The Taoiseach Leo Varadkar has outlined how a decision on eventually lifting Coronavirus restrictions will be made.
The easing of the current restrictions will be slow and gradual and will be done in a stepwise, tiered manner.
The Taoiseach told the Dáil that restrictions may be have to be reintroduced “if it looks like the virus is going to surge back”.
He said it will require a continuous effort to suppress and control the virus.
Public health and safety, and our healthcare capacity will continue to be the foundation for decision making.
The five criteria as outlined by An Taoiseach are as follows:
- The progress of the disease
- Healthcare capacity and resilience
- Testing and contact tracing capacity
- The ability to shield and care for at risk groups
- The risk of secondary morbidity and mortality due to the restrictions themselves.
Any changes to the restrictions will be made every 2-4 weeks, to leave a period of time to accurately assess their impact.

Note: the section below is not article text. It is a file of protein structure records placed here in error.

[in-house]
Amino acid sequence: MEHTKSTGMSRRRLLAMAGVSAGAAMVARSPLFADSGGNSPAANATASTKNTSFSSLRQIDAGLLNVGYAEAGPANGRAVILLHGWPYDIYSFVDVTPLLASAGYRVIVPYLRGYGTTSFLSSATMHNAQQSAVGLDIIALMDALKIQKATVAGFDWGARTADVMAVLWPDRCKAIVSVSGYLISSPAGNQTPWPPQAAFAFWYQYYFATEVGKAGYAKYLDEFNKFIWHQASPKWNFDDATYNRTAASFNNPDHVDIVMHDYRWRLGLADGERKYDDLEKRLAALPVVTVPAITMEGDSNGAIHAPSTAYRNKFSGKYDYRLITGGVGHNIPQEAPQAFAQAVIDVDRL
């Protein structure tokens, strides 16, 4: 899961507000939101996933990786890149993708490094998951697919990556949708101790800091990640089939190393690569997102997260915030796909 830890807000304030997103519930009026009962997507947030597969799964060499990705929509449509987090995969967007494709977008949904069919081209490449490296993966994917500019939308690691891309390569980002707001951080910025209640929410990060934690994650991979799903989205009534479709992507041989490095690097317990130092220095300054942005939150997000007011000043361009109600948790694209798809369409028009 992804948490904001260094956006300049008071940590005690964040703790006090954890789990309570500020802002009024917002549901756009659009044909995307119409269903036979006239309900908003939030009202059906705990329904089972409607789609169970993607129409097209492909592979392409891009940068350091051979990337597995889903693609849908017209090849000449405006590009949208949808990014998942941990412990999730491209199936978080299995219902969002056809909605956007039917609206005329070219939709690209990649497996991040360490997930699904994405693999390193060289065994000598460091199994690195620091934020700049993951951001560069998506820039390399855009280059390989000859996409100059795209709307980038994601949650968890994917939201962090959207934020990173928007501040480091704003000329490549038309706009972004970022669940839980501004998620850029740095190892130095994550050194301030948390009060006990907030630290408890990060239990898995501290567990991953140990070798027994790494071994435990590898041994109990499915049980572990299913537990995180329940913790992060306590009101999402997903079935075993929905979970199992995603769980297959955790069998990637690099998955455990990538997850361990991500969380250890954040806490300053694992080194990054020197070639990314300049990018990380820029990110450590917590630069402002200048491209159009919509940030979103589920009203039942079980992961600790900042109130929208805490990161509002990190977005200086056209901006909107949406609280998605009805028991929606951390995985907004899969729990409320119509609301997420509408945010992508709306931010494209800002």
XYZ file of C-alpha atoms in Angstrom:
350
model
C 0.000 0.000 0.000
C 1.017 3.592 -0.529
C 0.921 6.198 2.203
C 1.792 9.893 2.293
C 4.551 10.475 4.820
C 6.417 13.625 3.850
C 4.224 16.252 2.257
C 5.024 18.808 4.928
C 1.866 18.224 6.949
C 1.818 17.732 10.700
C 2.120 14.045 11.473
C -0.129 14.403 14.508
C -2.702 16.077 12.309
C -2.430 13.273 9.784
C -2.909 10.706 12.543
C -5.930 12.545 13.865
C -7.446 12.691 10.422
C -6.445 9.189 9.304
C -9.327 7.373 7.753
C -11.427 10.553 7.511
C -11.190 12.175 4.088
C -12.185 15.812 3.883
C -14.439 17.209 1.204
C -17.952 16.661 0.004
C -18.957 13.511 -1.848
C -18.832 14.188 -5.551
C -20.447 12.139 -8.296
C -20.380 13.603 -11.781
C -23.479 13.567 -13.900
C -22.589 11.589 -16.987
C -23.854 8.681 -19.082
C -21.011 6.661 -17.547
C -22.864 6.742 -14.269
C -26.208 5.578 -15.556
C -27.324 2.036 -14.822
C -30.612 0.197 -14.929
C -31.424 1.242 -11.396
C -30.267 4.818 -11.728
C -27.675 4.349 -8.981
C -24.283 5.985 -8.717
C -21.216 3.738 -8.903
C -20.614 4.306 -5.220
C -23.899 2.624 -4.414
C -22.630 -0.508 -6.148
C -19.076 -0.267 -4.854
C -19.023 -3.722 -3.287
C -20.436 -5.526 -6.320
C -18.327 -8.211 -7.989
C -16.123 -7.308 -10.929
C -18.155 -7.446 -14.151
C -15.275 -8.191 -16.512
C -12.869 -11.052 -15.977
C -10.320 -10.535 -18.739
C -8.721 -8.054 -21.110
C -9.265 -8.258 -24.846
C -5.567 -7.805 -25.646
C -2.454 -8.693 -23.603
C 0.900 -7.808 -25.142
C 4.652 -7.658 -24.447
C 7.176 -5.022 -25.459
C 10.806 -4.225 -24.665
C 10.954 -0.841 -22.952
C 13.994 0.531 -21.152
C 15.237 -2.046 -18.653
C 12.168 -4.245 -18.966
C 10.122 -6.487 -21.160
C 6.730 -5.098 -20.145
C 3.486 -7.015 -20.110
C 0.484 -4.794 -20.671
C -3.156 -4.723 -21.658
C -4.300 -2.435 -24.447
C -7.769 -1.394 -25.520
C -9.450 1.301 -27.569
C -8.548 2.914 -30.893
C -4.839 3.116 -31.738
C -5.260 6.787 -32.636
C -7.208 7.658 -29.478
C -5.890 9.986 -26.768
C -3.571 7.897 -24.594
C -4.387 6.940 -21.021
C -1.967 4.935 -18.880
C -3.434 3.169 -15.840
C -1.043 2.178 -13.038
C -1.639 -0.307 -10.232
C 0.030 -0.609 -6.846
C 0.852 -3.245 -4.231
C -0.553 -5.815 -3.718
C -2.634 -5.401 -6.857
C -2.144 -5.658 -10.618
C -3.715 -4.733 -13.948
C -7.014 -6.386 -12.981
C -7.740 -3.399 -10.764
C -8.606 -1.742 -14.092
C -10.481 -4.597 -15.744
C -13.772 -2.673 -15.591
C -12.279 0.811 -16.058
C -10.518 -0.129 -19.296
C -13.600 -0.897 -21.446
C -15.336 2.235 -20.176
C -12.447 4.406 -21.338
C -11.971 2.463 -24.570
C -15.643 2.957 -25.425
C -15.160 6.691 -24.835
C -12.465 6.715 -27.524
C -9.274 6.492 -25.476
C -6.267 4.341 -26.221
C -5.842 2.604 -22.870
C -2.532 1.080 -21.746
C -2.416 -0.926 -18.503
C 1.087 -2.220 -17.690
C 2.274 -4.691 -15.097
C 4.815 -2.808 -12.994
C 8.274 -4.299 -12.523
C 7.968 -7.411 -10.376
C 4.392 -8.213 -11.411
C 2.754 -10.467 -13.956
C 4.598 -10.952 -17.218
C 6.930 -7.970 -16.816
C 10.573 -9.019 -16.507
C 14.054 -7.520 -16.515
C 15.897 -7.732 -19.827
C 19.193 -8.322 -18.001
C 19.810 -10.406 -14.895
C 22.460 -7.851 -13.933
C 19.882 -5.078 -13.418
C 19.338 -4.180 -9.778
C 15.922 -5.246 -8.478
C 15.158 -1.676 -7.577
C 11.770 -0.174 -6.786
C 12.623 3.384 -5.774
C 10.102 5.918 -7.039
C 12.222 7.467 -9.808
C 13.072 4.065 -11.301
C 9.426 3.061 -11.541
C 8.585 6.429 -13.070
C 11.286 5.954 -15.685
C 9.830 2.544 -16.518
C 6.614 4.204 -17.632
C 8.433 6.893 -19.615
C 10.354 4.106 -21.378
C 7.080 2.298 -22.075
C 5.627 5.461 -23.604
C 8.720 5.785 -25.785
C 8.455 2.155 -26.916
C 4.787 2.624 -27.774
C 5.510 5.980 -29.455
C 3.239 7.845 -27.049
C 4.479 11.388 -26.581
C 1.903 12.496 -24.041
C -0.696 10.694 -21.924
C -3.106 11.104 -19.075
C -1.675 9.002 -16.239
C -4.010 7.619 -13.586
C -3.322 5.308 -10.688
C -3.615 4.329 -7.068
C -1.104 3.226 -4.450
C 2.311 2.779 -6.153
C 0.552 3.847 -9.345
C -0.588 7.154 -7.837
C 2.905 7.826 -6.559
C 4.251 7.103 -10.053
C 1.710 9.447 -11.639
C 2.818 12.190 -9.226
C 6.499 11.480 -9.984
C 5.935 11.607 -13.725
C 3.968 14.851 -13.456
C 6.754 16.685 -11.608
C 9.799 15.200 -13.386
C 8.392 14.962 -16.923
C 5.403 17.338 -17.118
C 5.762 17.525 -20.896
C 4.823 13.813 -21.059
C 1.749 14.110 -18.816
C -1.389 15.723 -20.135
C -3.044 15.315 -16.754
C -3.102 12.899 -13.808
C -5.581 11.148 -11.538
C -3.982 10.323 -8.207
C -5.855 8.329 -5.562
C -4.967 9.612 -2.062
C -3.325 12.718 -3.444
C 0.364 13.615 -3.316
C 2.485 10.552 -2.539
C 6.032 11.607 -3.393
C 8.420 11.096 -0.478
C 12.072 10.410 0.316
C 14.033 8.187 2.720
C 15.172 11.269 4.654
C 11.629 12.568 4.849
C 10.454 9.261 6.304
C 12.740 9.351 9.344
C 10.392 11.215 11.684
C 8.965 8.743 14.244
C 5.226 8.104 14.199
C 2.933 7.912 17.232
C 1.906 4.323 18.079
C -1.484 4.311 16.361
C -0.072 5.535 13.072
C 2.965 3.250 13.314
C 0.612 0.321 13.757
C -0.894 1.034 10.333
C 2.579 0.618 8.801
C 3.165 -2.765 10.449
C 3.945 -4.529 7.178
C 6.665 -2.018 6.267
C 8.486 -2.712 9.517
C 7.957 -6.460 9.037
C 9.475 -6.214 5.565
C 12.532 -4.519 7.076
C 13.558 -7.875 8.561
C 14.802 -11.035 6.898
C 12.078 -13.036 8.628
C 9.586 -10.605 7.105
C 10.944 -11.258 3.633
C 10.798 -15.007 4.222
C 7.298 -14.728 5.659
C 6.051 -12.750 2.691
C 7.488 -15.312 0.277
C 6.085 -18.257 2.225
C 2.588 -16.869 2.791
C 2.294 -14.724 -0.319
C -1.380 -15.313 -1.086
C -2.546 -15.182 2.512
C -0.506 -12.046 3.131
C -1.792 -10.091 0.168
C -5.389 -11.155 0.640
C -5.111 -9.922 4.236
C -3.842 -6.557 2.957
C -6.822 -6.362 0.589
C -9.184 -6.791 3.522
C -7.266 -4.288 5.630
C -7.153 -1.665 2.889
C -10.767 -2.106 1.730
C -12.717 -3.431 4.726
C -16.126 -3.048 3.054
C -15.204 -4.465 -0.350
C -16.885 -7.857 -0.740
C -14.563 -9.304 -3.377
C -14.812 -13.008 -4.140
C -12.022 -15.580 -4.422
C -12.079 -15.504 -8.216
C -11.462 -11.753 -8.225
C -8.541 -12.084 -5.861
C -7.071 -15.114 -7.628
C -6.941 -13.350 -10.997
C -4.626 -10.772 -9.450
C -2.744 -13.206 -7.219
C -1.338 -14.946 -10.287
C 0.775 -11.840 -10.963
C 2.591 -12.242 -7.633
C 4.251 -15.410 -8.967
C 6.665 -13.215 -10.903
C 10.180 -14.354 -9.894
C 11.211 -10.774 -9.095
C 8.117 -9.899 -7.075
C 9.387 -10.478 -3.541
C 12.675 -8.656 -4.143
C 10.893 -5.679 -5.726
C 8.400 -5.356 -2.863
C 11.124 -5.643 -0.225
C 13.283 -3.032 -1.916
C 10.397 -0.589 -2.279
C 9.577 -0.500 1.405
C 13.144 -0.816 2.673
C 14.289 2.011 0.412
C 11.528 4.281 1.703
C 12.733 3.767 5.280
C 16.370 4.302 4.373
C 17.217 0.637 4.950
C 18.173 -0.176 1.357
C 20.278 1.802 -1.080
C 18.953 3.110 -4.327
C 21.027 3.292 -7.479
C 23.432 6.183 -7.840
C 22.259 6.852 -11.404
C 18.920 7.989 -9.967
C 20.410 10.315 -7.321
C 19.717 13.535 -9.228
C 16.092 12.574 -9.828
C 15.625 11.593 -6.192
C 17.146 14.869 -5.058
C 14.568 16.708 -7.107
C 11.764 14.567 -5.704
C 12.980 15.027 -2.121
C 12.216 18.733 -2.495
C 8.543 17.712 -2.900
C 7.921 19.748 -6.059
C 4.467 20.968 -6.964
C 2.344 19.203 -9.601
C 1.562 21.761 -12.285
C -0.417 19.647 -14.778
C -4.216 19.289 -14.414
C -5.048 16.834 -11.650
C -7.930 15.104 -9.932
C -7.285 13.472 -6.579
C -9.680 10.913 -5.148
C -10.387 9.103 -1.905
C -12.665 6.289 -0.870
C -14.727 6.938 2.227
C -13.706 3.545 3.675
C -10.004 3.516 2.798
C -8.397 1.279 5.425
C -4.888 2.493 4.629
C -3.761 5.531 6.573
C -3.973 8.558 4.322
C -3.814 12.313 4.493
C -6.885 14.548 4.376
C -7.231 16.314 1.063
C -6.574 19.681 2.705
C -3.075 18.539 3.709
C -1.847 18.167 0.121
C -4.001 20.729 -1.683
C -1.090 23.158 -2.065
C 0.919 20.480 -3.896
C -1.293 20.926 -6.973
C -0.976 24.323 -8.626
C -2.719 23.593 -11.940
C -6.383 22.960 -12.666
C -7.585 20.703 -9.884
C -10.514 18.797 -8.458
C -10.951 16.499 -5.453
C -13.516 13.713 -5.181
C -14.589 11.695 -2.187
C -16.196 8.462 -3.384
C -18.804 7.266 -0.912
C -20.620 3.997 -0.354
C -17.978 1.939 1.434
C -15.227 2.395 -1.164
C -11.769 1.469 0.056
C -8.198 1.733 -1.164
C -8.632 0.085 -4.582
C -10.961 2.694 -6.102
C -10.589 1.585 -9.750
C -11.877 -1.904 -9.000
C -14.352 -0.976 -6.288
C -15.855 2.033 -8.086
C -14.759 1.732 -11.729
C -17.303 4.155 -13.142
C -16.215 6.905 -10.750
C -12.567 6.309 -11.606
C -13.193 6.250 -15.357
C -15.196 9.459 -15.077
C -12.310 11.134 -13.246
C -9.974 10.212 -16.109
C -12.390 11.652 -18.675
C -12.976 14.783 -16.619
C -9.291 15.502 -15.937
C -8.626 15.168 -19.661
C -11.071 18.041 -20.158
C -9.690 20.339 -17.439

Restrictions may have to be reintroduced if it looks like the virus is going to surge back.
This plan completed tomorrow is set for approval by Cabinet. Leo Varadkar said that we are fighting COVID-19 on six fronts, namely:
- PPE to make sure our staff are protected;
- Testing and tracing;
- ICU capacity, ventilators and bed capacity;
- The economic and welfare package to protect businesses and livelihoods;
- Societal actions such as social distancing;
- Protecting vulnerable groups, including those in care homes, prisoners, Travellers, Roma, the homeless and those in asylum seeker accommodation centres.
So far, over 150,000 tests have been carried out in Ireland. That makes Ireland 6th out of the 27 EU countries on a per capita basis, and a higher number than many countries that have led the way on testing such as Germany, South Korea and Singapore.
There are now 23 Community Response Teams in operation across the country. They are being helped in their work by 16 Infection Prevention & Control staff.
About 200 HSE staff have now been redeployed to private nursing home facilities, and homecare workers and homecare hours are being redeployed to long-term care.
When it comes to staffing, there is an agreement with the unions to allow HSE staff to work in the nursing homes.